Benchmark Tools

Throughout the benchmarks, we focused on:

  • Using “real” query patterns to evaluate the database performance
  • Figuring out the maximal performance of the systems

To achieve those goals, we developed a tool, flashback, that records the real traffic to the database and replays ops with different strategies. You can replay ops either as fast as the database can accept them, or according to their original timestamp intervals. We are open sourcing this tool because we believe it will be also useful for people who are interested in recording their real traffic and replaying it against different production environments, such as for smoke testing version upgrades or different hardware configurations. For more information on using flashback, please refer to this document. We accept pull requests!

Kai Liu
June 20, 2014

Dependency Injection with Go

Dependency Injection (DI) is the pattern whereby the dependencies of a component are provided to it and made part of its state. The pattern is used to isolate components from the implementations of their dependencies. Go, with its interfaces, eliminates many of the reasons for a classic DI system (in Java, etc). Our inject package provides very little of what you’ll find in a system like Dagger or Guice, and focuses on eliminating the need to manually allocate instances and wire up the object graph. This is both because many of those aspects are unnecessary, and also because we wanted to make injection simpler to understand in our Go codebase.

Our path to building inject went through a few stages:



It started with a unanimous, noble goal. We had global connection objects for services like Mongo, Memcache, and some others. Roughly, our code looked like this:

var MongoService mongo.Service

func InitMongoService(url string) {
  MongoService = ...

func GetApp(id uint64) *App {
  a := new(App)
  return a

Typically the main() function would call the various init functions like InitMongoService with configuration based on flags/configuration files. At this point, functions like GetApp could use the service/connection. Of course we sometimes ran into cases where we forgot to initialize the global and so got into a nil pointer panic.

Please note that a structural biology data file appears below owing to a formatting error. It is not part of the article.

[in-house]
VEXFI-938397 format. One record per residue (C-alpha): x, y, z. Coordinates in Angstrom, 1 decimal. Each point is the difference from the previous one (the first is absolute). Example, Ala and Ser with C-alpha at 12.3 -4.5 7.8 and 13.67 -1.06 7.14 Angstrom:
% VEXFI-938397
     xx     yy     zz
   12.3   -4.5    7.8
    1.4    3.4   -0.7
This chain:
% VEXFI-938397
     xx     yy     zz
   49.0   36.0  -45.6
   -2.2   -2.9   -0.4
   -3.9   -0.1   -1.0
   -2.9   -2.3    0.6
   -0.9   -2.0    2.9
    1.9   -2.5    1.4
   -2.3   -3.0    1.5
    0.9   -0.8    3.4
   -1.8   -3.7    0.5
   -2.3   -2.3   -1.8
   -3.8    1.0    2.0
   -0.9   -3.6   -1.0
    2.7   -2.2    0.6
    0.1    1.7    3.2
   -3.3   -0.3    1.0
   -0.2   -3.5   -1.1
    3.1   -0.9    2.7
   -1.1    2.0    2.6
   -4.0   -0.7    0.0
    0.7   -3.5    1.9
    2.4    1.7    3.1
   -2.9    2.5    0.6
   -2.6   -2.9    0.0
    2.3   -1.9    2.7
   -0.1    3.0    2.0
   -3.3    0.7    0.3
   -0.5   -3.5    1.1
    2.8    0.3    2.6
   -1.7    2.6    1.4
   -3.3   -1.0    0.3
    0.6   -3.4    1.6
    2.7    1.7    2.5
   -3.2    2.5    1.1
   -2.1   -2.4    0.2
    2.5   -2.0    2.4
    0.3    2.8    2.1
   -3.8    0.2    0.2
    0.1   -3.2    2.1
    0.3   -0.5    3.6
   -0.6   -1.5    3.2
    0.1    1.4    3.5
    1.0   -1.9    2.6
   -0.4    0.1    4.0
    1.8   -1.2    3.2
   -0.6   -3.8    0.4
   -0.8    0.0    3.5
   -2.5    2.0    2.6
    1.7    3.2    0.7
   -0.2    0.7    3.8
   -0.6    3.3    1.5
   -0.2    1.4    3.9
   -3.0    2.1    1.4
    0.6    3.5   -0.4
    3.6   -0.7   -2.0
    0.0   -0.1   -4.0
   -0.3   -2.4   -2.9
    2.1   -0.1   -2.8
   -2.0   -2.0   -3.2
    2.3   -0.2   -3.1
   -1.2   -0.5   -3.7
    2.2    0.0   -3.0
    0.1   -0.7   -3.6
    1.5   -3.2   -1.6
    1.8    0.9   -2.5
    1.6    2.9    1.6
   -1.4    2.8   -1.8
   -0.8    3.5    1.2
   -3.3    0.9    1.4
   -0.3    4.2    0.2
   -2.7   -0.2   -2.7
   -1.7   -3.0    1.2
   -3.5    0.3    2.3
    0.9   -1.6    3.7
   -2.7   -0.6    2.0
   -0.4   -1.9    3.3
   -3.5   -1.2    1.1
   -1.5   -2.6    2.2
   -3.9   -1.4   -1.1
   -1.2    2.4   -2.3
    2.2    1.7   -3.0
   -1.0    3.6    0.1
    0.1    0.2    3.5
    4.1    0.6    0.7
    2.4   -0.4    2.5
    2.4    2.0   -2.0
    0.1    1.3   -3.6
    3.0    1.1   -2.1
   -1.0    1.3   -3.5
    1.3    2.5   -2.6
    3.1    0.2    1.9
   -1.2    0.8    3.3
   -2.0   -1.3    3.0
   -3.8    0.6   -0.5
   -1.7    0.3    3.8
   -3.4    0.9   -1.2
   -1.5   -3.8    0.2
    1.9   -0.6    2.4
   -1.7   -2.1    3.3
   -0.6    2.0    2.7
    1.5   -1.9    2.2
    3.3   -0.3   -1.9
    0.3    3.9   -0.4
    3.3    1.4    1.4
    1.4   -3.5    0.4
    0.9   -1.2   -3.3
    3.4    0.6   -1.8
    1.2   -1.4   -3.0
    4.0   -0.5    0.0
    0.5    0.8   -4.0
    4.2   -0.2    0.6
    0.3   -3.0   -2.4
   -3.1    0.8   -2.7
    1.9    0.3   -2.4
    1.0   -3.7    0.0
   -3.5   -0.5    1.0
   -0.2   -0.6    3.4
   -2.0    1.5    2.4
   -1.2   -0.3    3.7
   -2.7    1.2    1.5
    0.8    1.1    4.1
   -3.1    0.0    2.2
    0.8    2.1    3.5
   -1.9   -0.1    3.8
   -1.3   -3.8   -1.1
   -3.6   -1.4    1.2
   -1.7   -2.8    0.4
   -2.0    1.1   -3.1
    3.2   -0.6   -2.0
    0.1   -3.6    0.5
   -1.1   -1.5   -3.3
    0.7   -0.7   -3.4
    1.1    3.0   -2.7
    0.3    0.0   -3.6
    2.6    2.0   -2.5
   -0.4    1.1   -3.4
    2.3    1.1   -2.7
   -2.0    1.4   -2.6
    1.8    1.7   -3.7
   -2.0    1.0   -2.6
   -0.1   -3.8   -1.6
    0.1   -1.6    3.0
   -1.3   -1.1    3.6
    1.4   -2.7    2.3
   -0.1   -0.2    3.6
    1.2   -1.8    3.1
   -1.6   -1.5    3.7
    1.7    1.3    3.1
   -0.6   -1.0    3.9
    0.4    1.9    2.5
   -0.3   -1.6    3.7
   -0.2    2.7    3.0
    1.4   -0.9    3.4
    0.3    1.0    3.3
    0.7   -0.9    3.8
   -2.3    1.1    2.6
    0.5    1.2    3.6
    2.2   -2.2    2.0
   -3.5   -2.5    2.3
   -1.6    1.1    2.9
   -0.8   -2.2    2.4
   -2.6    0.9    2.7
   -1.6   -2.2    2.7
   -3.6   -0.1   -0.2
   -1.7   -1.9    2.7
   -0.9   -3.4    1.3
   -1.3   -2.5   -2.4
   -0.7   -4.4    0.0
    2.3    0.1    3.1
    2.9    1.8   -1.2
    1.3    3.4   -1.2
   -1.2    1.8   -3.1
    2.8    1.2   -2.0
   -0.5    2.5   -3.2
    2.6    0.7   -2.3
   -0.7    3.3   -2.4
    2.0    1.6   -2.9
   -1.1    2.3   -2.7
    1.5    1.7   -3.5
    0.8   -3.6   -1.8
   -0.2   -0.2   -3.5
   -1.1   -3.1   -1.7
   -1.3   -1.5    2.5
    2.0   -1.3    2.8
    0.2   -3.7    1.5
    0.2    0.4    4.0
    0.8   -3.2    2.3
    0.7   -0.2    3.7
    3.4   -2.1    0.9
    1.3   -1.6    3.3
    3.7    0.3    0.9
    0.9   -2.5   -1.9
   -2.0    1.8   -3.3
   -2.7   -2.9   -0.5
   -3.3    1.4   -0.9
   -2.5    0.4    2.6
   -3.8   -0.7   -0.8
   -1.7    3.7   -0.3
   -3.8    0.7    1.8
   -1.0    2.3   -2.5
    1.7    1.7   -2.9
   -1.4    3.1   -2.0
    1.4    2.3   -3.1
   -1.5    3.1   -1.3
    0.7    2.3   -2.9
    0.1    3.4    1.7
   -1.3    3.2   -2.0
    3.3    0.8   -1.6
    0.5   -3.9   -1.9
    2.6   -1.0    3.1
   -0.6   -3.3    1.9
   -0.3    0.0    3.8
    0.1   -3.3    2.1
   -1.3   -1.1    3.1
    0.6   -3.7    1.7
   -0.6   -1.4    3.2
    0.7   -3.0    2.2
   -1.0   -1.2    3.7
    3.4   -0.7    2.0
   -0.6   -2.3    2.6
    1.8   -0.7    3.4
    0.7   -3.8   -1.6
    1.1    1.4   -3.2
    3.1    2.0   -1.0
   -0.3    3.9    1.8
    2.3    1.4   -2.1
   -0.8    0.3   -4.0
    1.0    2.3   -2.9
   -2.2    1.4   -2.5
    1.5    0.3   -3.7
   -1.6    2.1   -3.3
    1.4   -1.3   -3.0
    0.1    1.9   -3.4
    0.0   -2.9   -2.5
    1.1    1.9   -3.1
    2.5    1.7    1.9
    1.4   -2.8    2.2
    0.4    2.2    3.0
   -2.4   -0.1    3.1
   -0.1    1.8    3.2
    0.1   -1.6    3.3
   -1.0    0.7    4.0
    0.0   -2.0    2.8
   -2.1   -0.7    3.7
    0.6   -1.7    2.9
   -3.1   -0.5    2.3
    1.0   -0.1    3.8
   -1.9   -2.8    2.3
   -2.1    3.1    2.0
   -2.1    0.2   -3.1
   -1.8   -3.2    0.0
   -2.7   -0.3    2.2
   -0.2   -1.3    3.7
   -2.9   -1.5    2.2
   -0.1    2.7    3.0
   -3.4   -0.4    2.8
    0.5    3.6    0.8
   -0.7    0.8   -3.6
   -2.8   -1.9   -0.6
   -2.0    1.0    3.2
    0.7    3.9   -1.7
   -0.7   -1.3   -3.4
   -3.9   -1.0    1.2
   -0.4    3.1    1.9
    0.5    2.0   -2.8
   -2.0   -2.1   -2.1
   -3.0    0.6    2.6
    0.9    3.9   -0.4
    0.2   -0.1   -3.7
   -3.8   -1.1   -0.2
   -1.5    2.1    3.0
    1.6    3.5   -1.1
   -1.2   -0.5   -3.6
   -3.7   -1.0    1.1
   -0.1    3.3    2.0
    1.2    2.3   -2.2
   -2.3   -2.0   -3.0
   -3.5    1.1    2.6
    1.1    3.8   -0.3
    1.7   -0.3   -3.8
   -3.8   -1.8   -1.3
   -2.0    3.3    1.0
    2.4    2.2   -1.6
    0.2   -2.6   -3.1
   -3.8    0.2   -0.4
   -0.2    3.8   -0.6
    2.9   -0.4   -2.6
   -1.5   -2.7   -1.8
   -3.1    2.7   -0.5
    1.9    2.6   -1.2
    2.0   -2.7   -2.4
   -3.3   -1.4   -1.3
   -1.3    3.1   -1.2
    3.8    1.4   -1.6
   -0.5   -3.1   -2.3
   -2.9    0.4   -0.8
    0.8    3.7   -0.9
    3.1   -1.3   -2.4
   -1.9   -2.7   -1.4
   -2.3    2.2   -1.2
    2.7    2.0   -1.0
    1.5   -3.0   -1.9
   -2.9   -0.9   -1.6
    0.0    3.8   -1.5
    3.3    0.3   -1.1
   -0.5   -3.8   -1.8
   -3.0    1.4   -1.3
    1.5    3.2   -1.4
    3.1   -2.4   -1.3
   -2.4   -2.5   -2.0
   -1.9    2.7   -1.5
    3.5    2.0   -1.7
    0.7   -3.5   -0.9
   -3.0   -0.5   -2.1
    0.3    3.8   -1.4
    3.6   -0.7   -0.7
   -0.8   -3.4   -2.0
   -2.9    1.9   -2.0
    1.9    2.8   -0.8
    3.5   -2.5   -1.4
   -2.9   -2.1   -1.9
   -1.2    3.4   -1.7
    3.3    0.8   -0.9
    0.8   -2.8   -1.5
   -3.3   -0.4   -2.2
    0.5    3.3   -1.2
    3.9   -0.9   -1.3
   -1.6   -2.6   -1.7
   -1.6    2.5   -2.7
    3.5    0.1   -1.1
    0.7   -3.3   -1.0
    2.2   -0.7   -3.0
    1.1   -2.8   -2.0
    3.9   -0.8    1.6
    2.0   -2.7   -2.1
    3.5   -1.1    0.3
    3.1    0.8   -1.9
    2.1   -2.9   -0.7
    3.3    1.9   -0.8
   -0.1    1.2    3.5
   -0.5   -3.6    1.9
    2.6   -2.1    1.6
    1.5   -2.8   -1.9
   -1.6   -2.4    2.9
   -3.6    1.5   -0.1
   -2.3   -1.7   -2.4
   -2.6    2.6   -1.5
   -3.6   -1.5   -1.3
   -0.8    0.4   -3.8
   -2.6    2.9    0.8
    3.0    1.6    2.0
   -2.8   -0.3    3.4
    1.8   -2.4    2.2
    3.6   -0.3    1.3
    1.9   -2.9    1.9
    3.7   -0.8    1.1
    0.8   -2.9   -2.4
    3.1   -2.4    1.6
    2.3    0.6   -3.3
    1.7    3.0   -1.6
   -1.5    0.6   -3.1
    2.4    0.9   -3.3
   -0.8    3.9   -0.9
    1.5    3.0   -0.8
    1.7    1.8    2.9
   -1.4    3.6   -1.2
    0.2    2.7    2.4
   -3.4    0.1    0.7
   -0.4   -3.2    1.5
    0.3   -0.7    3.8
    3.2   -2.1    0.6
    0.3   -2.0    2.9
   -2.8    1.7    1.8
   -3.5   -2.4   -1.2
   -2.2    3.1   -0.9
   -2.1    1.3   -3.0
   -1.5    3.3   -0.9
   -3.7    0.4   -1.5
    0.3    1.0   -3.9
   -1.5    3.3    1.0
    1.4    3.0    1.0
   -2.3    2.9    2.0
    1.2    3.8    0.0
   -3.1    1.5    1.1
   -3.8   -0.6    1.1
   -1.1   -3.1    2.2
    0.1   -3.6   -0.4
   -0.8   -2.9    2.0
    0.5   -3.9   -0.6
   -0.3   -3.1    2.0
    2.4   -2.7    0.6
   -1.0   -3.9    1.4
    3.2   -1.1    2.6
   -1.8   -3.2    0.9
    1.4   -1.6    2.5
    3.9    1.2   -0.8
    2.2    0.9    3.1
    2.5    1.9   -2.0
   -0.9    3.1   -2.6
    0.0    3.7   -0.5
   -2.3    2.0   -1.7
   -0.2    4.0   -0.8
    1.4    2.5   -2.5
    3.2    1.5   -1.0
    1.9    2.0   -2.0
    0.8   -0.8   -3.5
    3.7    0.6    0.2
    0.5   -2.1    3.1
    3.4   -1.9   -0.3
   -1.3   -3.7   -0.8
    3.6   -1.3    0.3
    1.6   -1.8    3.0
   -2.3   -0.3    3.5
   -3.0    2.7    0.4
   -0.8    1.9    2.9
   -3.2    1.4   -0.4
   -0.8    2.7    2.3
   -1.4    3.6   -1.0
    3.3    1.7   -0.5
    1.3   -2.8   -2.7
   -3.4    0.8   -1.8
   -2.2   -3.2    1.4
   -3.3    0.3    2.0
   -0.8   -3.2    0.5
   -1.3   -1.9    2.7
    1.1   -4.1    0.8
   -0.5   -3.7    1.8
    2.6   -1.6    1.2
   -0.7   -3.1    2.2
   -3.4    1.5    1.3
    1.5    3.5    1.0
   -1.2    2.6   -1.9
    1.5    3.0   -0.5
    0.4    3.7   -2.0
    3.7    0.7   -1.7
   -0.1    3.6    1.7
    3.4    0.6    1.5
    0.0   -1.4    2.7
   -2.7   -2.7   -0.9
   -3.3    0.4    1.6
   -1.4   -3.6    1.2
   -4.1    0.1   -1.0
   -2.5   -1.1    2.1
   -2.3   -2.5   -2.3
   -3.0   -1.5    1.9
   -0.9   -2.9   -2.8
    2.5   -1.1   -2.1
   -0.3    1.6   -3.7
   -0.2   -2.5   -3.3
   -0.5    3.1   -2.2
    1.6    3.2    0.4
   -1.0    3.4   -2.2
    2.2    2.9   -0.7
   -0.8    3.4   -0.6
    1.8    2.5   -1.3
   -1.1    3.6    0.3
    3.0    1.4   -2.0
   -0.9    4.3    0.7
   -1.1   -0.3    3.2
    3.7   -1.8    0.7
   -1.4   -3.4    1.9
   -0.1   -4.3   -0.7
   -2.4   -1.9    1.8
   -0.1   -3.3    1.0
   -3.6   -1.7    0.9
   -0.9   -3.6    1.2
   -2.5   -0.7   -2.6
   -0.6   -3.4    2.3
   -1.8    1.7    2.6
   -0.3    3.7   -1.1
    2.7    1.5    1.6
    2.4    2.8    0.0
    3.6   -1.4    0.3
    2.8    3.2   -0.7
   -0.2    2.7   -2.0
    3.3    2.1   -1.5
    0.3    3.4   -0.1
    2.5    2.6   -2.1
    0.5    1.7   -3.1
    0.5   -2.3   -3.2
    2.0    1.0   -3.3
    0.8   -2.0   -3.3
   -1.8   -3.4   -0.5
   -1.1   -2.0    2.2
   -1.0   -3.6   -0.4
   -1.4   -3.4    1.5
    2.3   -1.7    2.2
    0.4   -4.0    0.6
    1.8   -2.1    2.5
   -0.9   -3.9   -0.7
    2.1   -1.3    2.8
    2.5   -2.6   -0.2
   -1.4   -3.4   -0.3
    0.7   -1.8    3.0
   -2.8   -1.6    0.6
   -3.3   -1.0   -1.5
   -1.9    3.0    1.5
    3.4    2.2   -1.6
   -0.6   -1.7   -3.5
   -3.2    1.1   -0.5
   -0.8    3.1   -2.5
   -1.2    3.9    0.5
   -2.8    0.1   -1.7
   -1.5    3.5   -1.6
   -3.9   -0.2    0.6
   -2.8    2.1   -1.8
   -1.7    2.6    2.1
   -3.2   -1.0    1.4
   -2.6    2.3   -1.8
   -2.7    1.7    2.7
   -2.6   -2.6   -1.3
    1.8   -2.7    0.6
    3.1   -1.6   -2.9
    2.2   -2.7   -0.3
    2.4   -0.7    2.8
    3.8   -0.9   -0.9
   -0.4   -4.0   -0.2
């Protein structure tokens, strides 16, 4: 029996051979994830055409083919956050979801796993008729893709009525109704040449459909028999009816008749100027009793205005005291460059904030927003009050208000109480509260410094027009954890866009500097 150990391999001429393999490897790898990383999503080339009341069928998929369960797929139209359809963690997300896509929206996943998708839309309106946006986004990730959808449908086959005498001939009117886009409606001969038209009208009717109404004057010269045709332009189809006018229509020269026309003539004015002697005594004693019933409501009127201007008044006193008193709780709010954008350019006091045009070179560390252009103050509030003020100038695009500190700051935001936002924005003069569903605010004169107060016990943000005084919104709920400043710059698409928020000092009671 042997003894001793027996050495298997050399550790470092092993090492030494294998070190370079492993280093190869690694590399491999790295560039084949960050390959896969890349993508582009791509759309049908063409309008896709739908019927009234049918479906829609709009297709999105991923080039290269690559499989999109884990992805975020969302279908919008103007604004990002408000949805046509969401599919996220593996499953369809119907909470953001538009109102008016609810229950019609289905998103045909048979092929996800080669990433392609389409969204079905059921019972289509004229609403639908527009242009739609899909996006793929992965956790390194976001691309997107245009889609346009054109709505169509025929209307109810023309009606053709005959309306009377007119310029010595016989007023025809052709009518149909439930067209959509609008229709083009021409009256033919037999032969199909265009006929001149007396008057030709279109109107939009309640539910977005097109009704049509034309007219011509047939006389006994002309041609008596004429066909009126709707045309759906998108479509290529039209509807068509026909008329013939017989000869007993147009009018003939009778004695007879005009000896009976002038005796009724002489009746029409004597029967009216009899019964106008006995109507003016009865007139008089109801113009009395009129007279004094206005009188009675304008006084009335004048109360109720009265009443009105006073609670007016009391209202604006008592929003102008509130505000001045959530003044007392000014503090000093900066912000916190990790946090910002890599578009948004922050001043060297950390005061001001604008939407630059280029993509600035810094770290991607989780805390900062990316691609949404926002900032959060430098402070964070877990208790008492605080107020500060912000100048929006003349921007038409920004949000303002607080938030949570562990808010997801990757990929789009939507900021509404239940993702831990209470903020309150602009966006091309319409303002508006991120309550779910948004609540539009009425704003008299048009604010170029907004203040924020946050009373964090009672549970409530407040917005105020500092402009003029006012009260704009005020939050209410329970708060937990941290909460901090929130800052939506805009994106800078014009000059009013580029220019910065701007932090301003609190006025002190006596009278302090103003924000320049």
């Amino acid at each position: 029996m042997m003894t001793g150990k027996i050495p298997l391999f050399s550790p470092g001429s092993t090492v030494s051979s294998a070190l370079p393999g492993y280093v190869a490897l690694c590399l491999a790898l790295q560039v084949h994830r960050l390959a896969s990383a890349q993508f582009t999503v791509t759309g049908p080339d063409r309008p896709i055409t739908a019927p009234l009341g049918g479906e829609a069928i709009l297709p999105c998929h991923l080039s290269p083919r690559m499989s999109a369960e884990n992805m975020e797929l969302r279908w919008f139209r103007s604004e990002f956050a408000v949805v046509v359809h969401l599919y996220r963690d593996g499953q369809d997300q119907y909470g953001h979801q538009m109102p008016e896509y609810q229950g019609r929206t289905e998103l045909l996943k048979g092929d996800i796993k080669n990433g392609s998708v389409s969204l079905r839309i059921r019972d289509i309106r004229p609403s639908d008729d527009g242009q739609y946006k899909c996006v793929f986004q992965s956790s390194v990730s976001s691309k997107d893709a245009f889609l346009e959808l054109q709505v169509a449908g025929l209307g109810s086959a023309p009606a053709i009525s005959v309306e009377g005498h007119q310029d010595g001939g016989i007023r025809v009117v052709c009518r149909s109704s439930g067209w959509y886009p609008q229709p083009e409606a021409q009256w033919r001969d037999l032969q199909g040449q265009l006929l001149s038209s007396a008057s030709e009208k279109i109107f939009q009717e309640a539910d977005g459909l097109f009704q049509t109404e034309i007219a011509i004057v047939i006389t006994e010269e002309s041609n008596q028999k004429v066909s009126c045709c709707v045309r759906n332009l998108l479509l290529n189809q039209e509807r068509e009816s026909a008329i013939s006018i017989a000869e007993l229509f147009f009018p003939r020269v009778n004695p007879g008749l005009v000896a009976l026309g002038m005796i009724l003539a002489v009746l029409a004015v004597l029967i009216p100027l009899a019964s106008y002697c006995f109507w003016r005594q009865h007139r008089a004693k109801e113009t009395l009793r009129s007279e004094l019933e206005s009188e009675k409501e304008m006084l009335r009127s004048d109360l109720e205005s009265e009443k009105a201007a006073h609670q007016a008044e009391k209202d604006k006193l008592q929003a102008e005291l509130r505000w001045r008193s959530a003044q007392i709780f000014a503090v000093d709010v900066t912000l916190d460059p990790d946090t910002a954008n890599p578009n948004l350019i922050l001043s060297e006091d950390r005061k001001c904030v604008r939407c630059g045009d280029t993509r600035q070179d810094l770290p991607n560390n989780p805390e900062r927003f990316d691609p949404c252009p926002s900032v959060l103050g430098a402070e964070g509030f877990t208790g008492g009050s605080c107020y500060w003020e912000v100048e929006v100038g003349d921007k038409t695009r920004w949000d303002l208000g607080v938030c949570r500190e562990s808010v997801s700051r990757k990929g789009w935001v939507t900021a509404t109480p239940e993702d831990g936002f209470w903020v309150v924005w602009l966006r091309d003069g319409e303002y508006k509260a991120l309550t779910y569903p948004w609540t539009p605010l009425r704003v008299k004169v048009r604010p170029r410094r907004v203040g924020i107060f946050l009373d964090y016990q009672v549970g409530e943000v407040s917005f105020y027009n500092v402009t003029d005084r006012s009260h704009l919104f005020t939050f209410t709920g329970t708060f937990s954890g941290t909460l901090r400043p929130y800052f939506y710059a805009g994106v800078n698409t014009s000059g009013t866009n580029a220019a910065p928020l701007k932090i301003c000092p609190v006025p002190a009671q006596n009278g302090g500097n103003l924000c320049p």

Though in production the globals were shared resources, having them had (at least) two downsides. First, code was harder to ponder because the dependencies of a component were unclear. Second, testing these components was made more difficult, and running tests in parallel was near impossible. While our tests are relatively quick, we wanted to ensure they stay that way, and being able to run them in parallel was an important step in that direction. With global connections, tests that hit the same data in a backend service could not be run in parallel.


Eliminating Globals

To eliminate globals, we started with a common pattern. Our components now explicitly depended on say, a Mongo service, or a Memcache service. Roughly, our naive example above now looked something like this:

type AppLoader struct {
  MongoService mongo.Service

func (l *AppLoader) Get(id uint64) *App {
  a := new(App)
  return a

Many functions referencing globals now became methods on a struct containing its dependencies.


New Problems

The globals and functions went away, and instead we got a bunch of new structs that were created in main() and passed around. This was great, and it solved the problems we described. But… we had a very verbose looking main() now. It started looking like this:

func main() {
  mongoURL := flag.String(...)
  mongoService := mongo.NewService(mongoURL)
  cacheService := cache.NewService(...)
  appLoader := &AppLoader{
    MongoService: mongoService,
  handlerOne := &HandlerOne{
    AppLoader: appLoader,
  handlerTwo := &HandlerTwo{
    AppLoader:    appLoader,
    CacheService: cacheService,
  rootHandler := &RootHandler{
    HandlerOne: handlerOne,
    HandlerTwo: handlerTwo,